Ireland’s development agency IDA will later this morning reveal a new responsively designed website that will work across multiple devices and act as a shop window for investing in Ireland.
The newly designed site goes live from 9am this morning.
IDA Ireland’s website currently attracts 500,000 visitors a year and is a key asset in the competition against other locations worldwide that are also battling for foreign direct investment (FDI).
“The customer journey in FDI is a long and complex one, but there is no doubt that the journey often starts online and that is why a strong web offering is so important,” said IDA Ireland’s recently appointed CEO Martin Shanahan.
“IDA constantly evolves and enhances its suite of digital platforms, to make sure it remains relevant to the audience. IDA will continue to make sure that it engages with the FDI audience in ways that resonate with investors”.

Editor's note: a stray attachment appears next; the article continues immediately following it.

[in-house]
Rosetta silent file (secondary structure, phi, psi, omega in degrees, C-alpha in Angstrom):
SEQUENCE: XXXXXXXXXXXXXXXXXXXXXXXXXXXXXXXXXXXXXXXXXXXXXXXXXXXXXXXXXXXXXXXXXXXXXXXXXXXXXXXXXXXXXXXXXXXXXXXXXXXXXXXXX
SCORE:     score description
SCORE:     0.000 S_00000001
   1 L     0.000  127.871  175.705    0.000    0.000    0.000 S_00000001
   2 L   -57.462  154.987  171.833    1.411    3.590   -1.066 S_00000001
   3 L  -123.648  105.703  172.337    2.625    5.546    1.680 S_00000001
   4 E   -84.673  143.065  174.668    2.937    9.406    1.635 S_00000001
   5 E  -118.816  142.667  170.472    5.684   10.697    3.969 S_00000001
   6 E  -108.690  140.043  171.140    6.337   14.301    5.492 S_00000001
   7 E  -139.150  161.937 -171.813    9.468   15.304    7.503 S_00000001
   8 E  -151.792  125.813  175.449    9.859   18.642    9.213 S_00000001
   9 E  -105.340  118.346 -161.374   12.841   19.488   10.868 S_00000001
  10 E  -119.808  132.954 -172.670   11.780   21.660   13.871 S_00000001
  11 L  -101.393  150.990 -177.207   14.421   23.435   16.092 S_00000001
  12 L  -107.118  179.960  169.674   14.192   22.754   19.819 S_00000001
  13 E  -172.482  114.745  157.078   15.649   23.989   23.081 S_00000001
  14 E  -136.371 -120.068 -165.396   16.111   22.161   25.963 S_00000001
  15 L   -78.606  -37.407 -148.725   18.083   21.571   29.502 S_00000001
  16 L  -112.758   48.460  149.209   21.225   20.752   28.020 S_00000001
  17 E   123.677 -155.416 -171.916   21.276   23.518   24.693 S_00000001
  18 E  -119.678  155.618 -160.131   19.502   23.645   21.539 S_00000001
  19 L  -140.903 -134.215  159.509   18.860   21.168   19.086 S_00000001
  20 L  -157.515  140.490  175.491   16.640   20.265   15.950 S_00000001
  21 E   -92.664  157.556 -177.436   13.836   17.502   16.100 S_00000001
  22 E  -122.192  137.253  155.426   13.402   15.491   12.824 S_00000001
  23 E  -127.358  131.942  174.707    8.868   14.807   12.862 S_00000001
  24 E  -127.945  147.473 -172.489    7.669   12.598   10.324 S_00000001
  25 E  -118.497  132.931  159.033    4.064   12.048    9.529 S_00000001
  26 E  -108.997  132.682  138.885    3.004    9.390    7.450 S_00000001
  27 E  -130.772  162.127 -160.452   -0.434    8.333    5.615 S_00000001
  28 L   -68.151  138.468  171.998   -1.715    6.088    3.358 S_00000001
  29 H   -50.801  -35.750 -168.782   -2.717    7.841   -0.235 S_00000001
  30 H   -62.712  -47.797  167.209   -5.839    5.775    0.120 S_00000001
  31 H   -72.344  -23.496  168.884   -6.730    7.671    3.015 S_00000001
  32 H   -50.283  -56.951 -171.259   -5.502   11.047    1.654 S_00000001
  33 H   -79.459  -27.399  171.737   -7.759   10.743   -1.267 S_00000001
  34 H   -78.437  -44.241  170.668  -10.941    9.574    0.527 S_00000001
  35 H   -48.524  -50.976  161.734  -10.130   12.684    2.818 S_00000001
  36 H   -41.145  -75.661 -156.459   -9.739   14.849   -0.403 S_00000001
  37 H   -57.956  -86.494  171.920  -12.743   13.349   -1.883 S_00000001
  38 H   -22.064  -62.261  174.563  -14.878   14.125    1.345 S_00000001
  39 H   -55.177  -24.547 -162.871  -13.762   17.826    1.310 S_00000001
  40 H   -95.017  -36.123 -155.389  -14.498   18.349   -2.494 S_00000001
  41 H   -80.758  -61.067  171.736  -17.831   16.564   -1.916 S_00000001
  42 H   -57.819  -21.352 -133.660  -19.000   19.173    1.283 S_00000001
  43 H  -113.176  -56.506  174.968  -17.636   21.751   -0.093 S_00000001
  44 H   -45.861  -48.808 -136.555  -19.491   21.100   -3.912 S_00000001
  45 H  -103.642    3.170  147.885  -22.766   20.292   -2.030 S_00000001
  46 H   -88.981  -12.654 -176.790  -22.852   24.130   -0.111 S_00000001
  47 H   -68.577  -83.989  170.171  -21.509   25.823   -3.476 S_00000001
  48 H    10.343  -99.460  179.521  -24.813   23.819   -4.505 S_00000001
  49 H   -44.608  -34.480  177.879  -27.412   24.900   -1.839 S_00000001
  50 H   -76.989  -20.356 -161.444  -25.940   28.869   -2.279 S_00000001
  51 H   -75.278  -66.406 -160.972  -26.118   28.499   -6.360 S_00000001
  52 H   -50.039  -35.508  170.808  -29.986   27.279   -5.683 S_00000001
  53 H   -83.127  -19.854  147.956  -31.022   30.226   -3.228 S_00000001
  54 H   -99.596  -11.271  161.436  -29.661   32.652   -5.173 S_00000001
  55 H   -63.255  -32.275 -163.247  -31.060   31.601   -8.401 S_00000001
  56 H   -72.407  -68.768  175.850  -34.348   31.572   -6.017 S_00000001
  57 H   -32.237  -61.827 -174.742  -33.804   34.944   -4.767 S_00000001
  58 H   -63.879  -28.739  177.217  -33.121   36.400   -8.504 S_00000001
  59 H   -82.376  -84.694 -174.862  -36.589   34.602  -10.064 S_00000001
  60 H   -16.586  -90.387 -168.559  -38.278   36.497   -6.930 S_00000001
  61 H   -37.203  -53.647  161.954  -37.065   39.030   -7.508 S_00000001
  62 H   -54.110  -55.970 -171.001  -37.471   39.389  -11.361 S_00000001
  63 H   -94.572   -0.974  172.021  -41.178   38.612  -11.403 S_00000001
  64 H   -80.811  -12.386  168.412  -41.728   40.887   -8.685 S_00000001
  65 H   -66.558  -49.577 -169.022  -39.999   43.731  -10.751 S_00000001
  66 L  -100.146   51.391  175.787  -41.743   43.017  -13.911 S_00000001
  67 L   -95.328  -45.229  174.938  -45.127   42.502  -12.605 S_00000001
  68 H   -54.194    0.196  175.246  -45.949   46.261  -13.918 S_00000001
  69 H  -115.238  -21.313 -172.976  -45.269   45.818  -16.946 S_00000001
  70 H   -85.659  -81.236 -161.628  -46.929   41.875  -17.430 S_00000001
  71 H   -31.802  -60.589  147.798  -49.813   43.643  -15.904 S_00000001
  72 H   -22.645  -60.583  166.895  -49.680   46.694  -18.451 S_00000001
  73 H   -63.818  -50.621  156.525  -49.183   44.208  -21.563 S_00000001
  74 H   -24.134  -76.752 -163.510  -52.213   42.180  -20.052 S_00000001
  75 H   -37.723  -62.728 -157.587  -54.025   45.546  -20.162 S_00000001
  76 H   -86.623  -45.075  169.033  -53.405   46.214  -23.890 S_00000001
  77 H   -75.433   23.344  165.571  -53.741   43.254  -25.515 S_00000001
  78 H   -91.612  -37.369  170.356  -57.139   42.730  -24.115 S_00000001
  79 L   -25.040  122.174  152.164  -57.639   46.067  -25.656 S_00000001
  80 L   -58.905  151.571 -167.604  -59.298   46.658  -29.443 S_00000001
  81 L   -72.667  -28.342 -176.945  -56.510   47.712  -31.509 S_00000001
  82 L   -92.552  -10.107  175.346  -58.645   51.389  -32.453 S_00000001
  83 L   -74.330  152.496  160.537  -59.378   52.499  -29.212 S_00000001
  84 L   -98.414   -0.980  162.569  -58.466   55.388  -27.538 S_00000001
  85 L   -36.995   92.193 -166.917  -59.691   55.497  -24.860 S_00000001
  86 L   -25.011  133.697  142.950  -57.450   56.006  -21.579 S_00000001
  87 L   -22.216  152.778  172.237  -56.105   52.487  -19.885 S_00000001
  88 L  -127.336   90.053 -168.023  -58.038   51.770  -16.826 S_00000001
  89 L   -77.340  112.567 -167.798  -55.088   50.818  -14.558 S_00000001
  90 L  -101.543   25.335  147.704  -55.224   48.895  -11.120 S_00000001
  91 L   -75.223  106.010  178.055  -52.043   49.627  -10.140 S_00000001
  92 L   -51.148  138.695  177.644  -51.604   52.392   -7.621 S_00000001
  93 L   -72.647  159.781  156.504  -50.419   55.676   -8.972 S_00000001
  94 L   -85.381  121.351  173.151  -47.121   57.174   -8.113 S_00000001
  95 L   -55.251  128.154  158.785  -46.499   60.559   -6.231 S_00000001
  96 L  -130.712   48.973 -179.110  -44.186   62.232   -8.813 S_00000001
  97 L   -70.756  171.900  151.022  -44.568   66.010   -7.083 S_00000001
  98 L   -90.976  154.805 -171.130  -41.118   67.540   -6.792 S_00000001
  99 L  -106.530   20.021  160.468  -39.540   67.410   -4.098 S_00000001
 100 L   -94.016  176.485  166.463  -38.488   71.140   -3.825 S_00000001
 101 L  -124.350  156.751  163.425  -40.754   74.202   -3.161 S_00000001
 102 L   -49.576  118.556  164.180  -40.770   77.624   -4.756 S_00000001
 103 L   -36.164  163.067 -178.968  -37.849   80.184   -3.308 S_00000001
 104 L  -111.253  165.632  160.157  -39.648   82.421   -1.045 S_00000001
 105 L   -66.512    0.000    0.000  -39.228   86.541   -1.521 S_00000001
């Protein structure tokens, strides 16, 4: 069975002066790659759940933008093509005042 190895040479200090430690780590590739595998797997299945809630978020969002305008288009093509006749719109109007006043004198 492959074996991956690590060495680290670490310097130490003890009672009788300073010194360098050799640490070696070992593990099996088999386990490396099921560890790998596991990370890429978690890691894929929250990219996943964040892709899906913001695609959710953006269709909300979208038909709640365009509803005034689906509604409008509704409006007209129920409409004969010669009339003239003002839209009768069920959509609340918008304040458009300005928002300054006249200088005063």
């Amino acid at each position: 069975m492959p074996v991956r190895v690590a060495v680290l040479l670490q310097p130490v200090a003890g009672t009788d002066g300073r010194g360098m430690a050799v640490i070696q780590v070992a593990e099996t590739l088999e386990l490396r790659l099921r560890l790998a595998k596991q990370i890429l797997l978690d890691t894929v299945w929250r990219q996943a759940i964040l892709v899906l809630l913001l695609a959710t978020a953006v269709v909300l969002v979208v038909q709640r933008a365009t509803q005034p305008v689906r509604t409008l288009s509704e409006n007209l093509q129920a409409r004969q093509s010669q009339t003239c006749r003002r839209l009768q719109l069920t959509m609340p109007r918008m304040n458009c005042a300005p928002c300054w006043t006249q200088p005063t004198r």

The new responsive design follows a strategic review that took into account traffic data, visitor behaviour, interviews with investors and workshops with IDA staff.
A core facet will be increased emphasis on search engine optimisation (SEO).
New features that will grace the site include interactive charts that users can switch on and off or download in tabular form, interactive content about doing business in Ireland and vitally social media widgets to share content within pages and not just URLs.
The site will be localised for 10 markets including South Korea, Italy, Spain, Brazil, Russia, France, India, Germany, China and Japan.
“As part of our overall plan to maintain and accelerate this strong flow of multinational investment and jobs, we are constantly looking at our offering and looking at ways to improve it to keep ahead,” the Minister for Jobs, Enterprise and Innovation Richard Bruton TD said.
“The IDA website – a crucial shop window to the world – is a small, but very important part of this effort.
“Today’s launch of a new, cutting edge site with rich content and easy navigation on all devices, is very welcome.”
Out with the old …
… and in with the new
Dublin docklands image via Shutterstock